Maker Marker

With Elin Eyborg

‘South America fits into Africa like a jigsaw piece. This simple, almost banal observation became the starting point for the German meteorologist Alfred Wegeners investigations in the beginning of the 20th century. With this simple observation, he moved his perspective from the movements of water and air in the atmosphere above our heads to the movements of the tectonic plates in the crust of the Earth that shape our continents. From time measured in days to time measured in eons.

Outside Reykjavík, a 3 m tall pillar rises above ground as an empty podium. The concrete pillar that stands as an enigmatic marker, was meant to carry an optical instrument that with high precision could determine the exact position of the plates in relation to the celestial bodies. The pillar is called the Wegener-Column. A twin was meant to be built in Greenland and Wegeners hypothesis, would suggest that the two pillars would move apart because of the tectonic movements.

In 1930 plate tectonics was far from being an accepted theory, and to weaken his argument further, Wegener had placed his column in Western Iceland that floats on the same tectonic plate as Greenland. Wegener was right in his assumption, however wrong in his experiment. During the expedition to Greenland, he died from extreme exhaustion on a cold November day in 1930.

Alfred Wegener led my way to Berlin, along the Spree Valley and towards his Postdam laboratory. Wegener’s hypothesis was sound, yet he might lead me astray. The Spree Valley is like most of Berlin, a huge clay, sand, and gravel deposit saturated in water. It is part of building the ever-moving swamp of the metropolis.

Movement Performances, just as scientific investigations, leave behind a physical residual. This residual has marks of a process and acts as a maker for the given tasks, like a stage prop or a technical tool do.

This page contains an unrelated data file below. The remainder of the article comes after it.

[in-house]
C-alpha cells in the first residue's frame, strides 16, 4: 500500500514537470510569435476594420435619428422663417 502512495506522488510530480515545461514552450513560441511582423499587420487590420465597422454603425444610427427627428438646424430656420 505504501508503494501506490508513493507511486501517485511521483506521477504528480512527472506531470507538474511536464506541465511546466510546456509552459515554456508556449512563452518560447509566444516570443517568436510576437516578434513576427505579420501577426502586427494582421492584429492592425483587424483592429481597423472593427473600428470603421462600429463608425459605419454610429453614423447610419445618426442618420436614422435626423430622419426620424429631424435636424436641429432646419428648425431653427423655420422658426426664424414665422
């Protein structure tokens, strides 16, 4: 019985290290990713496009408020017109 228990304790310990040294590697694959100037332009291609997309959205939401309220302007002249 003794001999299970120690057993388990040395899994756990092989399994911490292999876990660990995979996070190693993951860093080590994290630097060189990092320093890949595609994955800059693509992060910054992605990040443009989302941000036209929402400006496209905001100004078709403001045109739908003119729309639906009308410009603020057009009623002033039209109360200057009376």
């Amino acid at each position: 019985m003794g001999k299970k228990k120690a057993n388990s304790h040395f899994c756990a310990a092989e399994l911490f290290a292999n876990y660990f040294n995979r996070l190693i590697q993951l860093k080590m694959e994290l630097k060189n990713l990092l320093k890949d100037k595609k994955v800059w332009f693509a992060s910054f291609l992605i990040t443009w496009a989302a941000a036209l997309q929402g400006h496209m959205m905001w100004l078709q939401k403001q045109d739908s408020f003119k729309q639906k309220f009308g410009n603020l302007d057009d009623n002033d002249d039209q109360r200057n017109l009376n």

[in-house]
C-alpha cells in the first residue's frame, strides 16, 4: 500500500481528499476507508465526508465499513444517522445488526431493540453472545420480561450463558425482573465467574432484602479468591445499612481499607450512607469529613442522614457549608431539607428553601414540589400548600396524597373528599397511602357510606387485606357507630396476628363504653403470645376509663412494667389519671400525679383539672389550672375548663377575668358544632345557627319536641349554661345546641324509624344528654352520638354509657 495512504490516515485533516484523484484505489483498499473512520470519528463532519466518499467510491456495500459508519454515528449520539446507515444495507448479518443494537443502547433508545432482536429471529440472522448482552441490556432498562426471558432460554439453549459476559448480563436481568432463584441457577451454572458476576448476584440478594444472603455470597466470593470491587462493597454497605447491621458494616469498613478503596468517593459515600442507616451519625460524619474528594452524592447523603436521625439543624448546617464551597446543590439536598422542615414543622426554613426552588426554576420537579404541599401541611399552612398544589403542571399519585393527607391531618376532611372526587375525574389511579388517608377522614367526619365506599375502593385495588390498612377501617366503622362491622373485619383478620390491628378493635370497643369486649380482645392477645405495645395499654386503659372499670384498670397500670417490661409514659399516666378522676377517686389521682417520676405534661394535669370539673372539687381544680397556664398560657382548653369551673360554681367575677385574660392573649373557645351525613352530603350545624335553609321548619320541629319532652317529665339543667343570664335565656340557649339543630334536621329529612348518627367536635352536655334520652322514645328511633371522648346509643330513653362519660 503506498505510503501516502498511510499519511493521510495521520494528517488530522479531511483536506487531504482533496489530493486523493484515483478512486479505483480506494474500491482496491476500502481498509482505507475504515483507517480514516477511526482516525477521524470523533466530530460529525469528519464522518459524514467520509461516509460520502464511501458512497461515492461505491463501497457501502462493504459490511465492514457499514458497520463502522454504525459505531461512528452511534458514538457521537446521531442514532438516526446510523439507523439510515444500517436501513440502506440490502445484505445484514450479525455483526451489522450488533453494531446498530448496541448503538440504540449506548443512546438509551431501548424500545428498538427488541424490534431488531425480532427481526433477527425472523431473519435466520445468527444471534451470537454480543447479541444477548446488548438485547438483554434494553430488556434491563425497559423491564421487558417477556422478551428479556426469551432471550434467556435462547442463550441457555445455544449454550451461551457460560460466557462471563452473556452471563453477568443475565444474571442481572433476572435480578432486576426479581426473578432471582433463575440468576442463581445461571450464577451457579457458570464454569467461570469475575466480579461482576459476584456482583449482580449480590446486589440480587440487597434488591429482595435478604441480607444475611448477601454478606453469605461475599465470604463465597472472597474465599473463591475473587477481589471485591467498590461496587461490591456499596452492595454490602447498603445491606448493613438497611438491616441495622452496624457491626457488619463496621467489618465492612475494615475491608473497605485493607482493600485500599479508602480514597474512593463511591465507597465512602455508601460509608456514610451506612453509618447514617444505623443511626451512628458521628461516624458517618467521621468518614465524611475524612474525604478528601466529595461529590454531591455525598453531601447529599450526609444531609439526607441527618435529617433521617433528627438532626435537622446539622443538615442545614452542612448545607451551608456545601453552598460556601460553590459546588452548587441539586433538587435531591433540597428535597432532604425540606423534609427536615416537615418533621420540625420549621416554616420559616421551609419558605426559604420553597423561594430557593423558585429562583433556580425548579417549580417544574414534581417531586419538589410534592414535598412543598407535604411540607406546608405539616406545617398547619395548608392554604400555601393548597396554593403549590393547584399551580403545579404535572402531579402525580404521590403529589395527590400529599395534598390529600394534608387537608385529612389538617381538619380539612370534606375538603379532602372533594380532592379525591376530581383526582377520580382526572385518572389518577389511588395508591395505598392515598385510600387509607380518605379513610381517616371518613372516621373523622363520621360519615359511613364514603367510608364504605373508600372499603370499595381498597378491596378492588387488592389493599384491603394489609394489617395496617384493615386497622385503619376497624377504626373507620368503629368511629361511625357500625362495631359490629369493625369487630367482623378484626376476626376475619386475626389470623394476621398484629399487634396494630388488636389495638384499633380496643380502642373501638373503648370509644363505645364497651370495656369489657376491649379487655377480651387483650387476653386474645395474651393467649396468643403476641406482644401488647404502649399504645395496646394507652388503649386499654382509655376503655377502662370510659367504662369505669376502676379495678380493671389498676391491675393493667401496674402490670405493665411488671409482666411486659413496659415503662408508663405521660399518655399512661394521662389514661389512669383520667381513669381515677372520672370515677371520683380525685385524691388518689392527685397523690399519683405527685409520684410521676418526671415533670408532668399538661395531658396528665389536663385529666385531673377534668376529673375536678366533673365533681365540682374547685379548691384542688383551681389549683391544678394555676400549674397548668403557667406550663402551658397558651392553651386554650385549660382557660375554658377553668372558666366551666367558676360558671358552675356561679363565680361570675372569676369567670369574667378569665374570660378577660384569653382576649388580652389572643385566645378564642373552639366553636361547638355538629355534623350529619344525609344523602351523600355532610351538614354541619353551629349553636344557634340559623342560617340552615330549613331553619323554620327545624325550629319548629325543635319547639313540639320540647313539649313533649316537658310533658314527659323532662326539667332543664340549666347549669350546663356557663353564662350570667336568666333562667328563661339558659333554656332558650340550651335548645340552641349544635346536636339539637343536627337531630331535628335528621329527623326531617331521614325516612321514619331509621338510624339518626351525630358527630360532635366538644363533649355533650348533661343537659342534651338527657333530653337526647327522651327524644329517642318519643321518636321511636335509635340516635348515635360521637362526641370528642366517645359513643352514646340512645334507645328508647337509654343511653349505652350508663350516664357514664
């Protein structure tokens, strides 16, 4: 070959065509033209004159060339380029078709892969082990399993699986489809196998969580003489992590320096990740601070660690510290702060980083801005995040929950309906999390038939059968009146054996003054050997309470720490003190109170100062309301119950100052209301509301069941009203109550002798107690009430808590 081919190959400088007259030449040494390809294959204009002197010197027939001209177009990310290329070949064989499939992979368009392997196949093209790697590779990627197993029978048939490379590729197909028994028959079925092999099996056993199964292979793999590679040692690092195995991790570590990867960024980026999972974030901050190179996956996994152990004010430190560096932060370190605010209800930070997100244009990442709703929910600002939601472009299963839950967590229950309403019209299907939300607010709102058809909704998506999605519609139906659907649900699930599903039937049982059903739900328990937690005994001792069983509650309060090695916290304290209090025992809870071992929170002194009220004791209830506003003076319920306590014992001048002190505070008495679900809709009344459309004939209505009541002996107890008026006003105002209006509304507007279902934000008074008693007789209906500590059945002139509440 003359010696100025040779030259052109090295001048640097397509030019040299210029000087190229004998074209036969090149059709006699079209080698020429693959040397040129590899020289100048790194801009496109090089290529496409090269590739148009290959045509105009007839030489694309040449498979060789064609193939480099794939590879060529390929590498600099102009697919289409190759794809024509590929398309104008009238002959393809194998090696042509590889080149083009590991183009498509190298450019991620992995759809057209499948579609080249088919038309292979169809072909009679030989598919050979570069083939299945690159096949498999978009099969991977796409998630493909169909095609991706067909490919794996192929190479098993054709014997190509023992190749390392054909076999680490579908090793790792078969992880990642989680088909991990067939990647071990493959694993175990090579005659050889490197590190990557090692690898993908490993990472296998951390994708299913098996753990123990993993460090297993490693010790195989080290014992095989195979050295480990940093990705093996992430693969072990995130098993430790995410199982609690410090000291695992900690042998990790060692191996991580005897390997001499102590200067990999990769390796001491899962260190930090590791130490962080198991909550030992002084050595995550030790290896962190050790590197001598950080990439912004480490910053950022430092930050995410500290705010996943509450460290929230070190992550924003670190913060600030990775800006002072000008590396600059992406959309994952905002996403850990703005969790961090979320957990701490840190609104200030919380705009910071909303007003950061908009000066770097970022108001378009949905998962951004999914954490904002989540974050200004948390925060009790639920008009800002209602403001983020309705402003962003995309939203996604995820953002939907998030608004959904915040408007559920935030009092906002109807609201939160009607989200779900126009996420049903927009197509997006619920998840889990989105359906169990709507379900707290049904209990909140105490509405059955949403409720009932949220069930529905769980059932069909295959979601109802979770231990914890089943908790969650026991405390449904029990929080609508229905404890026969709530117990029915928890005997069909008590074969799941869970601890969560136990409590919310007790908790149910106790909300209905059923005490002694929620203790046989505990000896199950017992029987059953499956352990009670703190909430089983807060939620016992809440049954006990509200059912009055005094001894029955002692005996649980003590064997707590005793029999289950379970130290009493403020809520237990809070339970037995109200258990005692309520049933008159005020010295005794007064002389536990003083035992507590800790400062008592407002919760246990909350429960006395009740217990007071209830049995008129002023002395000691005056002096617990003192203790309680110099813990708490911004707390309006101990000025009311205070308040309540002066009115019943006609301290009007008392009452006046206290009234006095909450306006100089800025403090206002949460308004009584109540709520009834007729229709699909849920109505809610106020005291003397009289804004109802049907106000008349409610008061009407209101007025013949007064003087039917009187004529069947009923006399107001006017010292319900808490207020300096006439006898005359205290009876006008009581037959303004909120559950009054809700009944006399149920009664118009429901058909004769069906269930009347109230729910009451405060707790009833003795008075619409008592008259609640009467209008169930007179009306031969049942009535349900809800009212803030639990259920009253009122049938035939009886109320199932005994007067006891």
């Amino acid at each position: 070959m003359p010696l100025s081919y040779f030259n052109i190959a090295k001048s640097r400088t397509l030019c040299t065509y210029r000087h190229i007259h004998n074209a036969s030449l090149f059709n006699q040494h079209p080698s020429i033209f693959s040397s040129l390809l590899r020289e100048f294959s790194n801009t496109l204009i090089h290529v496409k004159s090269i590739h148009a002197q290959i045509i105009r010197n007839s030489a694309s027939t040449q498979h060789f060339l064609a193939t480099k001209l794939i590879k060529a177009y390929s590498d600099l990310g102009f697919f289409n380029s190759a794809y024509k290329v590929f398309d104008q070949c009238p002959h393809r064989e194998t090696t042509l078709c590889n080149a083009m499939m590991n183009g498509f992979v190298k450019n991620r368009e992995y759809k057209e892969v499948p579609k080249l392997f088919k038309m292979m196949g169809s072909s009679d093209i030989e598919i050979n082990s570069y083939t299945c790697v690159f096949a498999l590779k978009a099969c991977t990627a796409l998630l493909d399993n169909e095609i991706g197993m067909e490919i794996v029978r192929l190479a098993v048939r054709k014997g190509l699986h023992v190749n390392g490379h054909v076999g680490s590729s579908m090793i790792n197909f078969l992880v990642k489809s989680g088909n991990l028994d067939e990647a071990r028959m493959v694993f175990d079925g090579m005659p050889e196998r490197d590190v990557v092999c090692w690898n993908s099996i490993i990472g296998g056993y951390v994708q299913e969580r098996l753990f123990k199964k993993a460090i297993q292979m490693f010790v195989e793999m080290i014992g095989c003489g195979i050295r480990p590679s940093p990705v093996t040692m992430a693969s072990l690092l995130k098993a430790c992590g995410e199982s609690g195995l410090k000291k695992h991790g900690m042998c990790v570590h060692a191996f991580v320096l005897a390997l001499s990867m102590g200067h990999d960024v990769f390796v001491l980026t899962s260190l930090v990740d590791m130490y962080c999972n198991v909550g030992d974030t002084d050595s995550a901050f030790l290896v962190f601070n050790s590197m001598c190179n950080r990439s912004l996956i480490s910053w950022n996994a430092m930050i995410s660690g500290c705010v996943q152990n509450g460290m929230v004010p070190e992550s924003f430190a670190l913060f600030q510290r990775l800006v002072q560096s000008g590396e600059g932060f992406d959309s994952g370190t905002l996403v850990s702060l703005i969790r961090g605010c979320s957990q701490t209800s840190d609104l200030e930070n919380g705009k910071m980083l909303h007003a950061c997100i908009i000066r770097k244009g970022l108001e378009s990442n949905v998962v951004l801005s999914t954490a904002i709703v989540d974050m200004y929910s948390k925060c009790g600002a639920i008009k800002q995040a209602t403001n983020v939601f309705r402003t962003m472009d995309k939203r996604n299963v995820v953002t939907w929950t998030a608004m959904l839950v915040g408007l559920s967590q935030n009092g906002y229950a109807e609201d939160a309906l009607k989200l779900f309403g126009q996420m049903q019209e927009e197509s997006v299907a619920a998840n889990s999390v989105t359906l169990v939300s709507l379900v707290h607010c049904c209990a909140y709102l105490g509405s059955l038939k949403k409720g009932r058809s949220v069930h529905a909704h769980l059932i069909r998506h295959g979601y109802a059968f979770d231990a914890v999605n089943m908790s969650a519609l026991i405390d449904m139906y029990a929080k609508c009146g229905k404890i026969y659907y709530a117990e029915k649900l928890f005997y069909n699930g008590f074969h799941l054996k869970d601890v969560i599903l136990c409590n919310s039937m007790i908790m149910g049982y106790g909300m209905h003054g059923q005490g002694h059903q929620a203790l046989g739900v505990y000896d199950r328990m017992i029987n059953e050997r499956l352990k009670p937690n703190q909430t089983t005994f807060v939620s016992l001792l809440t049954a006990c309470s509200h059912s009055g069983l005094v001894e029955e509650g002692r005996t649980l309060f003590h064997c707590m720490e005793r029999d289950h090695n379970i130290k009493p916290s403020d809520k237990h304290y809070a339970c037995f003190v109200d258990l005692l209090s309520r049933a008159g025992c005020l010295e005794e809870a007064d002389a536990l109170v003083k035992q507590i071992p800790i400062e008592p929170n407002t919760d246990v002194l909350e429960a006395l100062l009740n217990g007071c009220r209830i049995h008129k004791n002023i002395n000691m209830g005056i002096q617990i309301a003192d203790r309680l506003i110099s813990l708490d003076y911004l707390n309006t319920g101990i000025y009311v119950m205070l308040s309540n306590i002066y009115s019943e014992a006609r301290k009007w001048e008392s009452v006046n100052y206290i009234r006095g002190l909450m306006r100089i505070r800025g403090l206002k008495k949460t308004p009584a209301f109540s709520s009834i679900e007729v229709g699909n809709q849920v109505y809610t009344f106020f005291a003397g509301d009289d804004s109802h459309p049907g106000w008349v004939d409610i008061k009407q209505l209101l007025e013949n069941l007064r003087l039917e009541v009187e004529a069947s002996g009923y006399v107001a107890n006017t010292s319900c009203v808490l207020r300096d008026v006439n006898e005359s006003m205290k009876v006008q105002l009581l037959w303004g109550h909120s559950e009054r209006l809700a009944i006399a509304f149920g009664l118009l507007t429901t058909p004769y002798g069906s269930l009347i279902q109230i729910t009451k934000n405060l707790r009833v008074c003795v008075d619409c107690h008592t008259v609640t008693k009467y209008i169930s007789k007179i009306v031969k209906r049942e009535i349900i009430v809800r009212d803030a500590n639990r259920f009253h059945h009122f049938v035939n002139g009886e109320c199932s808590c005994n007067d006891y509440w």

I call these residuals for markers, and they have been the scope for the artistic research in Berlin, at Fieldstations and Filmexlorers residency in Wedding, Berlin. It has formed the project I call Maker – Marker.

Maker – Marker is a performance and film project as part of my ongoing research Attending Spaces, at The Bartlett School of Architecture, UCL, where I investigate how movement performance can be used as a tool and a method in the architect’s design process.

In Berlin I elaborate on the idea of exploring the city through its geology. Everywhere in the city big and small construction sites are popping up, forming their own typology in the city, between quick fixes, big visions, revealing the deep layers of historical debris and geological conditions.

The construction sites form a landscape of sand banks that starts shaping their own ecology of slowly creeping plants and temporary new species. In parallel, while sorting building materials in gravel pits, we speed up the time of the natural processes of the historical waterways where the ice age glaciers deposited clay, sand, and gravel along the meltwater rivers, releasing finer and finer sediments while the speed of the rivers slowed down.

It is in this meeting between velocities and processes that the Maker – Marker emerges.’